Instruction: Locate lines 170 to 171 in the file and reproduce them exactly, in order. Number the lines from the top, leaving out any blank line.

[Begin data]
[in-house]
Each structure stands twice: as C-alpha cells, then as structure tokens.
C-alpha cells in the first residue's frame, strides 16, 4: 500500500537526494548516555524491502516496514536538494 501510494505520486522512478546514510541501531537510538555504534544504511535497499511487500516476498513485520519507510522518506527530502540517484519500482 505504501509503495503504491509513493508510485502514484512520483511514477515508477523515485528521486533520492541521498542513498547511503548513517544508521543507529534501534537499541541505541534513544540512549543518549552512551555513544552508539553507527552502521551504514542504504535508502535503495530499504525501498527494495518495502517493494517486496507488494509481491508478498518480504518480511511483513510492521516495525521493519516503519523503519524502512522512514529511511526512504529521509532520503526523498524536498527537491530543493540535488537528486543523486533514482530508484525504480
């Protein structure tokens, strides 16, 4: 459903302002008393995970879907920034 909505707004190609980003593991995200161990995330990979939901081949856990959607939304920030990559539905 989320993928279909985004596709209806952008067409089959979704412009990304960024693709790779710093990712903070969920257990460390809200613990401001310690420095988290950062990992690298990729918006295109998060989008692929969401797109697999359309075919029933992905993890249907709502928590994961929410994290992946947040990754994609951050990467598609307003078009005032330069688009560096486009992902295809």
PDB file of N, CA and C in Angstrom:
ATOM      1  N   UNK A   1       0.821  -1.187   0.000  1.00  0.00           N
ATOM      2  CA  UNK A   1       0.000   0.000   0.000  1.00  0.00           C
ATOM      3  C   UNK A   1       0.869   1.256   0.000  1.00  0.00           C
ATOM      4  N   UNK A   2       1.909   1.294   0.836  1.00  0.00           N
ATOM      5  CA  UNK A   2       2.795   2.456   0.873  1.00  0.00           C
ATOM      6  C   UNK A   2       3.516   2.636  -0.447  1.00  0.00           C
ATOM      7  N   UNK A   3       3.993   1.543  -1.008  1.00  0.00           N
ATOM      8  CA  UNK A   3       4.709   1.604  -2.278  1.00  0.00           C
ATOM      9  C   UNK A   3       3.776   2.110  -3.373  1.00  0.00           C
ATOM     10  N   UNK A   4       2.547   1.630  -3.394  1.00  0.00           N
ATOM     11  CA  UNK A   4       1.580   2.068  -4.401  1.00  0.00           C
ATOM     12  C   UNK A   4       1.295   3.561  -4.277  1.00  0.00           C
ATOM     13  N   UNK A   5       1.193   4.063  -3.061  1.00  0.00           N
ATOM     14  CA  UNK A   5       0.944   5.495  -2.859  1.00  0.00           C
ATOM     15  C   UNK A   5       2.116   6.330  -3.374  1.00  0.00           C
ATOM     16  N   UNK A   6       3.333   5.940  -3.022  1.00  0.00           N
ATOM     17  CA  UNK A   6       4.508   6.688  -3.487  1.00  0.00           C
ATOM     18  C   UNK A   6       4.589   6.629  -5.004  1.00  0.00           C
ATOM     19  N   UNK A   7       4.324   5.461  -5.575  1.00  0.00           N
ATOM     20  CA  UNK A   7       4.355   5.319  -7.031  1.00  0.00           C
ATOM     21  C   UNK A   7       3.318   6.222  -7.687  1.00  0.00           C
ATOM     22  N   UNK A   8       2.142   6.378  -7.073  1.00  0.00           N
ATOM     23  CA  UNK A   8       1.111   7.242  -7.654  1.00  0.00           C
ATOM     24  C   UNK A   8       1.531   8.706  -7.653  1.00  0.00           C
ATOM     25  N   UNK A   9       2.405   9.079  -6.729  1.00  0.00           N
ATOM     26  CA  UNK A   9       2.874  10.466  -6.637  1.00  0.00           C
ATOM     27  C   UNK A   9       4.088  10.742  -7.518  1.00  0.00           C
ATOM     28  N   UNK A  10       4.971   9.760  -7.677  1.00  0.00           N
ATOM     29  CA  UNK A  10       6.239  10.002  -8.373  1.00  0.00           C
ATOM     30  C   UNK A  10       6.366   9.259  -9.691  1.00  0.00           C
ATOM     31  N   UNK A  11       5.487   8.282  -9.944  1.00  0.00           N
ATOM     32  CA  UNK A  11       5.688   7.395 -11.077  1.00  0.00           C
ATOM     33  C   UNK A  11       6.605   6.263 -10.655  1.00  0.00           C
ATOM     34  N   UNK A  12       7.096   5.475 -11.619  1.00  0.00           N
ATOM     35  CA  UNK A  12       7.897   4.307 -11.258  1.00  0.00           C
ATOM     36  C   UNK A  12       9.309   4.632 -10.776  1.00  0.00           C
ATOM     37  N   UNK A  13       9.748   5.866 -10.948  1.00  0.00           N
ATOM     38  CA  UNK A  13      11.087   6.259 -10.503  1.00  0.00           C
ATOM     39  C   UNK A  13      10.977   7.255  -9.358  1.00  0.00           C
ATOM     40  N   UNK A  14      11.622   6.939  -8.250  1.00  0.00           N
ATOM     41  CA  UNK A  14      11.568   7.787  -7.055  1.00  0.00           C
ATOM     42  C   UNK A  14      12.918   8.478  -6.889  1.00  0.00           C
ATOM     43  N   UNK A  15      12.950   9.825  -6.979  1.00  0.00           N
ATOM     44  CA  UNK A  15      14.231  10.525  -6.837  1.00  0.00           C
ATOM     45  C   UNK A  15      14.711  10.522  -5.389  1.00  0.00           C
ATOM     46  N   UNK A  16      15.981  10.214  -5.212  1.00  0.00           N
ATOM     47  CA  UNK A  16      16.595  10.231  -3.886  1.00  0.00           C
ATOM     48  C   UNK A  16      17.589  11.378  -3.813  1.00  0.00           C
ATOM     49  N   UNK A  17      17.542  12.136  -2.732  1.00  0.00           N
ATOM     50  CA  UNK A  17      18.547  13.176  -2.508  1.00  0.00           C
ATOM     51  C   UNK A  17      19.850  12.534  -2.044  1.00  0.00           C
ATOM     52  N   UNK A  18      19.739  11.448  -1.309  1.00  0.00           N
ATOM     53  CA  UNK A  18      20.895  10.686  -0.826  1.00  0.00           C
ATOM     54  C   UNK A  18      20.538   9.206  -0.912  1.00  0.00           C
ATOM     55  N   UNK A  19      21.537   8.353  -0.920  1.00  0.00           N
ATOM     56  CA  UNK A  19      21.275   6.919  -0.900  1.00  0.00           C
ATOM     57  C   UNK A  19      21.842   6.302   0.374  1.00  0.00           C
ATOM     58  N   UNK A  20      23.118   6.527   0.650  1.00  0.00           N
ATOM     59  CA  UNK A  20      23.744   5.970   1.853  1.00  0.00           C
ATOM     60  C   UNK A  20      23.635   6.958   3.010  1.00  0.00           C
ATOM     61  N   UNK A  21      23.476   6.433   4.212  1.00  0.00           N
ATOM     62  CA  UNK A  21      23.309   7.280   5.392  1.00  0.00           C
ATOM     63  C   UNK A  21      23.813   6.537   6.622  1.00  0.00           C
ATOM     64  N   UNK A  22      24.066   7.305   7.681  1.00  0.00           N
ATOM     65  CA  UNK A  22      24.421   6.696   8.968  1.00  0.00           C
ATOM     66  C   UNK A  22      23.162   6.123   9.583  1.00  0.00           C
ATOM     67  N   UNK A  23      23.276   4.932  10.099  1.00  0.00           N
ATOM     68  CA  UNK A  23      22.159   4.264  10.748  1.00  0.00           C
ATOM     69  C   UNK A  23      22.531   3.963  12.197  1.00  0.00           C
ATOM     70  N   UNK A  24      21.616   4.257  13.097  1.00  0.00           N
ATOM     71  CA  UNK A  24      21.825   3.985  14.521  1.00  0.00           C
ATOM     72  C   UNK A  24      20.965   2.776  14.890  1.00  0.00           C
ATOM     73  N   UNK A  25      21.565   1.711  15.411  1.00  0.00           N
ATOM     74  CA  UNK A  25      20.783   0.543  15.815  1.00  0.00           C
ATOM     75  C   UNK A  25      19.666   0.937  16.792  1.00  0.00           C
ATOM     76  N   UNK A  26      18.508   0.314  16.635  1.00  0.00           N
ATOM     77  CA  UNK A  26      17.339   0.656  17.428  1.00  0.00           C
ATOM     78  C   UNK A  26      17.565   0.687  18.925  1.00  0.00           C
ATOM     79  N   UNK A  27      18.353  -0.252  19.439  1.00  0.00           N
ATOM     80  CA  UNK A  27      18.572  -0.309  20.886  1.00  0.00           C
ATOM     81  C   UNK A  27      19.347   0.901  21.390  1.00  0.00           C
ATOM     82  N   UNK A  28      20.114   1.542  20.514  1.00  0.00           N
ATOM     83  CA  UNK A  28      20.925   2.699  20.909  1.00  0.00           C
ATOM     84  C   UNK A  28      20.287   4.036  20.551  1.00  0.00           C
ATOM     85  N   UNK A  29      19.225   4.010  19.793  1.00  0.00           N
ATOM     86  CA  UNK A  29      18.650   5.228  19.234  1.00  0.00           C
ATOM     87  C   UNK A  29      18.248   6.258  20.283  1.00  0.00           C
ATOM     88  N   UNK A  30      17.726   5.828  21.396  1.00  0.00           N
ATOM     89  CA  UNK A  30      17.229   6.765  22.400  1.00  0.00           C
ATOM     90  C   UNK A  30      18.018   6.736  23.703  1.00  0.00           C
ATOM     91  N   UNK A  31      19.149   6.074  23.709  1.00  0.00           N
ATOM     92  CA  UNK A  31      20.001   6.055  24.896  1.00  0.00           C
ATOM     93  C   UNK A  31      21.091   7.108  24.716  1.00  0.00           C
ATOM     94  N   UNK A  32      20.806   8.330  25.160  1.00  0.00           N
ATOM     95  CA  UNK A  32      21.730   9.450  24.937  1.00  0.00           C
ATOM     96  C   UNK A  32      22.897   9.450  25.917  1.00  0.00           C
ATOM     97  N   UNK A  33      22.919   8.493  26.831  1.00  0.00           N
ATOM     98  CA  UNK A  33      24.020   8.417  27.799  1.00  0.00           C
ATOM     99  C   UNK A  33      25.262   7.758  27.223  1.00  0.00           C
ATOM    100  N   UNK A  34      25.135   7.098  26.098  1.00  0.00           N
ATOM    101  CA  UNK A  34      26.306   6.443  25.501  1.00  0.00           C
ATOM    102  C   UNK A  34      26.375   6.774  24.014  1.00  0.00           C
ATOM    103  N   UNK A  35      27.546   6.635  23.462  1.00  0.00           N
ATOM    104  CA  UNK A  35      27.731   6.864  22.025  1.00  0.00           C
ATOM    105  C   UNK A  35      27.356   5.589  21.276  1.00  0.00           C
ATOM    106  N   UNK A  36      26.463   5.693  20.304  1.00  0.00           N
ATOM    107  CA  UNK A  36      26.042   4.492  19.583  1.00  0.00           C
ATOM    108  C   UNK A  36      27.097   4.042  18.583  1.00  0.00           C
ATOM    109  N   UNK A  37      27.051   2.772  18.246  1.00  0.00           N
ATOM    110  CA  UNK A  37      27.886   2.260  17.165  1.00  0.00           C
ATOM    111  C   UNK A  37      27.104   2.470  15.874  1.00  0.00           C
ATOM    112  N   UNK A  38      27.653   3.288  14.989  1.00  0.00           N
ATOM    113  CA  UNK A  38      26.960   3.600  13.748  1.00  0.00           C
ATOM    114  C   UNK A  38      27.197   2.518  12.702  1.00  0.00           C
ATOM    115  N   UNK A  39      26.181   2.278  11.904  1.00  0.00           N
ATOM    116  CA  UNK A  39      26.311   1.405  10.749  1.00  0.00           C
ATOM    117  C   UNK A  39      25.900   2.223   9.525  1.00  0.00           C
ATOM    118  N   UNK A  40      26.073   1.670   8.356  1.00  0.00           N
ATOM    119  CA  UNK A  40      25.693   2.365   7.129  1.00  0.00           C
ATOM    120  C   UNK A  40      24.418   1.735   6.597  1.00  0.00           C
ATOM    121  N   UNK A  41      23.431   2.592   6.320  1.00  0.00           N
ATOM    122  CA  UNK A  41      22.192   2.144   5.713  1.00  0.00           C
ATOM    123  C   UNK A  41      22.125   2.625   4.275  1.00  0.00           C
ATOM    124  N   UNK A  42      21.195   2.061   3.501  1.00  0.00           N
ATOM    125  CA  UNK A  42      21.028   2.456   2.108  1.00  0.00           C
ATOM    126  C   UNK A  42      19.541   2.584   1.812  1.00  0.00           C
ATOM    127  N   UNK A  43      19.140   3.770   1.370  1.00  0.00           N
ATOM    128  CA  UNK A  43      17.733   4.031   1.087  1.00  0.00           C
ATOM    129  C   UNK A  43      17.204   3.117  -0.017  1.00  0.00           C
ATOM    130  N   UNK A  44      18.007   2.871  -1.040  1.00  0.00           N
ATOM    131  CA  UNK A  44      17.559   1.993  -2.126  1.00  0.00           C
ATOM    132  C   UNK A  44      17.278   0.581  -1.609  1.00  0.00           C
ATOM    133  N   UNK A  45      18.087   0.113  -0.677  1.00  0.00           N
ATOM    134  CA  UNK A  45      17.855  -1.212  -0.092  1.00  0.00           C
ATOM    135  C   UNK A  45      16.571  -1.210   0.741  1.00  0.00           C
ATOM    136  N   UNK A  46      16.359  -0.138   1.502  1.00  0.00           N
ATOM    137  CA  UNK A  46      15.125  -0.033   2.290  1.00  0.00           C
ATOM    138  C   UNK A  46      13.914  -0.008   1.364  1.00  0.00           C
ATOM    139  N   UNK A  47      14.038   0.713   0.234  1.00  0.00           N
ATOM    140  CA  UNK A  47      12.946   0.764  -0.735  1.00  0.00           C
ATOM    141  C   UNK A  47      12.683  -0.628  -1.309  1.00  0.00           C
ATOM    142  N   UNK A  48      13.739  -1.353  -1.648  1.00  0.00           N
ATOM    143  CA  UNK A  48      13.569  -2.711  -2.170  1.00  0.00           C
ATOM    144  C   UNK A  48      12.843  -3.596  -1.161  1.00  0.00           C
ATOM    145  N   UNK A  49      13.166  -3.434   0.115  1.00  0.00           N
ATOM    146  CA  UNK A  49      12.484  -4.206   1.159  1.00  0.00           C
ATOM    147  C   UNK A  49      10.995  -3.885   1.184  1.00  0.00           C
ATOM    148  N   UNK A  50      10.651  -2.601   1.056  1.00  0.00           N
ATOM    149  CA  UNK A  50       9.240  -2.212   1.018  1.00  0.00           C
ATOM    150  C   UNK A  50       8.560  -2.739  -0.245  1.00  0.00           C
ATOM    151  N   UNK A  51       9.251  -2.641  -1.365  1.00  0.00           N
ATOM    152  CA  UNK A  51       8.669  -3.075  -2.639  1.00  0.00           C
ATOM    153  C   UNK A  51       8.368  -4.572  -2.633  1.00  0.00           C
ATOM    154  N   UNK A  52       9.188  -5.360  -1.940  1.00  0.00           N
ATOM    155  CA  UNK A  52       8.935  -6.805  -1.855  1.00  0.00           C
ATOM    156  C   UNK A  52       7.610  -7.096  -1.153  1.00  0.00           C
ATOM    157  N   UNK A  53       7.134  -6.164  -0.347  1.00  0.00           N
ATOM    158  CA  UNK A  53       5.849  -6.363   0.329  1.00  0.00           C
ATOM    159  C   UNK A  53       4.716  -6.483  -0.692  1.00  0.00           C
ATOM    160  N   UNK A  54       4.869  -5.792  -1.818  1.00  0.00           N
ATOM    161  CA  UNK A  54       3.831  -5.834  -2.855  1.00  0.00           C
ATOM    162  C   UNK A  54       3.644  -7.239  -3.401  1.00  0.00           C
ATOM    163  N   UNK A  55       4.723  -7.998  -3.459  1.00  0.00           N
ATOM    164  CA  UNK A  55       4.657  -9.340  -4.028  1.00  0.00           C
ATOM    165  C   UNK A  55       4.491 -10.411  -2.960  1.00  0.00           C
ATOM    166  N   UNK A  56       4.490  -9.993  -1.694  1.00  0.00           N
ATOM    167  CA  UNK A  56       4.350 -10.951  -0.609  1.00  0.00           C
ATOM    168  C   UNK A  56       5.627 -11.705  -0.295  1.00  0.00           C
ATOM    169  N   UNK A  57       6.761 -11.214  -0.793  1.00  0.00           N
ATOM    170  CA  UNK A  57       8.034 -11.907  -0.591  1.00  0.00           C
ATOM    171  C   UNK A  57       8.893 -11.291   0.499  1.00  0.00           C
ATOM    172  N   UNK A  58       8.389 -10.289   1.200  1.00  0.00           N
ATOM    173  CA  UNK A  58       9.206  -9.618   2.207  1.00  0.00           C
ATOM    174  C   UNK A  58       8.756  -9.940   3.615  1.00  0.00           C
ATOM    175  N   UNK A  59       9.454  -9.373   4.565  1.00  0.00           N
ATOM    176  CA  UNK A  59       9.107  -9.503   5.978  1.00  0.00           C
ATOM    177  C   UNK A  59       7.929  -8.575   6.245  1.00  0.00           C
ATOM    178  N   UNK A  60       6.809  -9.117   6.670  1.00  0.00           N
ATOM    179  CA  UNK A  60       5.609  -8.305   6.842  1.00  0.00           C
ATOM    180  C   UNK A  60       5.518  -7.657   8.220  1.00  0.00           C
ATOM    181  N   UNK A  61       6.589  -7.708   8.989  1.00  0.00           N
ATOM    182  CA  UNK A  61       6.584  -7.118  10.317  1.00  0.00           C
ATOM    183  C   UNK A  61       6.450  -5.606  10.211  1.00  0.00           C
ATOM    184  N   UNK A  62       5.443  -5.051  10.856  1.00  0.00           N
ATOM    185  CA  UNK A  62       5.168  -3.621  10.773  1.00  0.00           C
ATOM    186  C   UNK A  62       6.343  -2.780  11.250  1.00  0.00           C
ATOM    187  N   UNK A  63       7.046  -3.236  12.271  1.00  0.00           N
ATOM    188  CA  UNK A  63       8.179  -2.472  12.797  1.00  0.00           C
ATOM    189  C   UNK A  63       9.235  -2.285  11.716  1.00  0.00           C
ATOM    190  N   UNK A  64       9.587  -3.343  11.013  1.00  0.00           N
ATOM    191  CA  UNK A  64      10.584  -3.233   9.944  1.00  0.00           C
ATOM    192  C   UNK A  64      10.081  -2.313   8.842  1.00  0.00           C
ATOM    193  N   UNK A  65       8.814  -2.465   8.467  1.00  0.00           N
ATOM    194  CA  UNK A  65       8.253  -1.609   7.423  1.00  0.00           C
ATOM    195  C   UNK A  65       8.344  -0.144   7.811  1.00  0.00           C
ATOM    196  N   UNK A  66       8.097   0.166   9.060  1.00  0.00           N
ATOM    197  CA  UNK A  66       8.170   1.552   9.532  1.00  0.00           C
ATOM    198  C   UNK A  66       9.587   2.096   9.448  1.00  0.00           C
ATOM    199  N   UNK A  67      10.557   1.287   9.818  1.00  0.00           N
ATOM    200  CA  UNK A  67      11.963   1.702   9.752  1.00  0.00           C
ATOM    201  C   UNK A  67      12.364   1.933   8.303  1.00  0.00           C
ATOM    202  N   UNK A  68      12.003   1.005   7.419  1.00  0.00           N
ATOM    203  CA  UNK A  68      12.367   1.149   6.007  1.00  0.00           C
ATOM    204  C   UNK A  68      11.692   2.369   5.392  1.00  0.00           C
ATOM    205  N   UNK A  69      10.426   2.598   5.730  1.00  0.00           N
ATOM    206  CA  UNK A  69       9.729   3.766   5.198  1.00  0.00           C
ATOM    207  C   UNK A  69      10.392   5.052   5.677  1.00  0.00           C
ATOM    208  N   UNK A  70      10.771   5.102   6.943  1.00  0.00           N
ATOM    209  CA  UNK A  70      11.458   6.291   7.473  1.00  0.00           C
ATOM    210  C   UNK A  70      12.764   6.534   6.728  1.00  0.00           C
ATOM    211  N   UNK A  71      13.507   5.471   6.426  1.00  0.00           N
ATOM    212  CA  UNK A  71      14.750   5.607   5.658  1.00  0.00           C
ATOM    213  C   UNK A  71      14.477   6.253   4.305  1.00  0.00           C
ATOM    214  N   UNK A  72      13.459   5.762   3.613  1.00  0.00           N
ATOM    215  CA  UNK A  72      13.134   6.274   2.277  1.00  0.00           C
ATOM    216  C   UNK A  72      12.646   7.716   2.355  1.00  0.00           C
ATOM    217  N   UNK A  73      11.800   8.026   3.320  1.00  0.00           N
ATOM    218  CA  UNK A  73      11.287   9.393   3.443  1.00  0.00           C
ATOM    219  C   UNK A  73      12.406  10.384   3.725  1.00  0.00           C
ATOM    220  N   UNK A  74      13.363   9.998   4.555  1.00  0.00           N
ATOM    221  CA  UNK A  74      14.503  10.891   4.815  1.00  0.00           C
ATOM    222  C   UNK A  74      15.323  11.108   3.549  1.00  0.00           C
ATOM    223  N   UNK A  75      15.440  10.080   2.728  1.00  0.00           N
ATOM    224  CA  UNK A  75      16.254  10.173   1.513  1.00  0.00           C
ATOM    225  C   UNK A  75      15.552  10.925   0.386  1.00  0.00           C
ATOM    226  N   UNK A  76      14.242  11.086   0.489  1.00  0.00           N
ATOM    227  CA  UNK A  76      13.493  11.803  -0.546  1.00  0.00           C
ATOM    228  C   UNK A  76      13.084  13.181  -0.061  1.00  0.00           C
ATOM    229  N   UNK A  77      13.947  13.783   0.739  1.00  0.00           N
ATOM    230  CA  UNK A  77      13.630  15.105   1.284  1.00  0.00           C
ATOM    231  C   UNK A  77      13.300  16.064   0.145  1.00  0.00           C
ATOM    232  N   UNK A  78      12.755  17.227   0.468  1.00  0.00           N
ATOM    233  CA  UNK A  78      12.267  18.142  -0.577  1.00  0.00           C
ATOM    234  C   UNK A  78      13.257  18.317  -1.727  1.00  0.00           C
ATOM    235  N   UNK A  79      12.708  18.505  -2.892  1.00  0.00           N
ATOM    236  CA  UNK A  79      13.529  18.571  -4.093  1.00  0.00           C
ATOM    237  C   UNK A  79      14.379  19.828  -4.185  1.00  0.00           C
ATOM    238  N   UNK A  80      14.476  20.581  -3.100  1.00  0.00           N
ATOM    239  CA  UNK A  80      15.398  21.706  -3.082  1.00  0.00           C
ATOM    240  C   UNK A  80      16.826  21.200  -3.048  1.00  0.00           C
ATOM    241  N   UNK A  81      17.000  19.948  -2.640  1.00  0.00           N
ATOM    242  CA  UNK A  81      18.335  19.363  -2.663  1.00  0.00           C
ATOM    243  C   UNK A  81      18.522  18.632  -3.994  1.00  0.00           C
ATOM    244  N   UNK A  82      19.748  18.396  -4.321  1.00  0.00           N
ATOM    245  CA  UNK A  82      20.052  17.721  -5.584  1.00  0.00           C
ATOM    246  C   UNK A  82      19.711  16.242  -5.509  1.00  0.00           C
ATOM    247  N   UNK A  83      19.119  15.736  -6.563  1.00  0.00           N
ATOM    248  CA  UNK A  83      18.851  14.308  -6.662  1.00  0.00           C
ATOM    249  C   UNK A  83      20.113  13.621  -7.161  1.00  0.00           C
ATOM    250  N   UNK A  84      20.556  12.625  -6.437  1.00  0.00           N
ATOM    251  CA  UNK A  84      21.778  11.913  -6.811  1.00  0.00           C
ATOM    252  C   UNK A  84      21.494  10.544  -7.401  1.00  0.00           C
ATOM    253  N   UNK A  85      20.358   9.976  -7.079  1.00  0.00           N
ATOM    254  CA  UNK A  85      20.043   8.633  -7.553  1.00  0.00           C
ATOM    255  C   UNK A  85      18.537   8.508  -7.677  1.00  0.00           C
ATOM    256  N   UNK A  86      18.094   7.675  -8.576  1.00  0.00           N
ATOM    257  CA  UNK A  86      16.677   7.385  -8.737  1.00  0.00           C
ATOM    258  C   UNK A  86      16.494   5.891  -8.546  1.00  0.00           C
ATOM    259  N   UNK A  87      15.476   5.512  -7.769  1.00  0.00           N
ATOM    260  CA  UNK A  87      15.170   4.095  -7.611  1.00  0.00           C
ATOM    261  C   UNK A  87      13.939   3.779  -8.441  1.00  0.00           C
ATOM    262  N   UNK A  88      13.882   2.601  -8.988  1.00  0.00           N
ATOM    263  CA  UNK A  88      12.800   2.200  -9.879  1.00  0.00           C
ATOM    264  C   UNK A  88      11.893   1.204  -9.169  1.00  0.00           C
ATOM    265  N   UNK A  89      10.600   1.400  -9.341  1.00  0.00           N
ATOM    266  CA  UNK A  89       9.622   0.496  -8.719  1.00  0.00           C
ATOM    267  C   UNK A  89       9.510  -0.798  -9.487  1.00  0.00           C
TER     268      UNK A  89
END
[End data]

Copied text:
ATOM    165  C   UNK A  55       4.491 -10.411  -2.960  1.00  0.00           C
ATOM    166  N   UNK A  56       4.490  -9.993  -1.694  1.00  0.00           N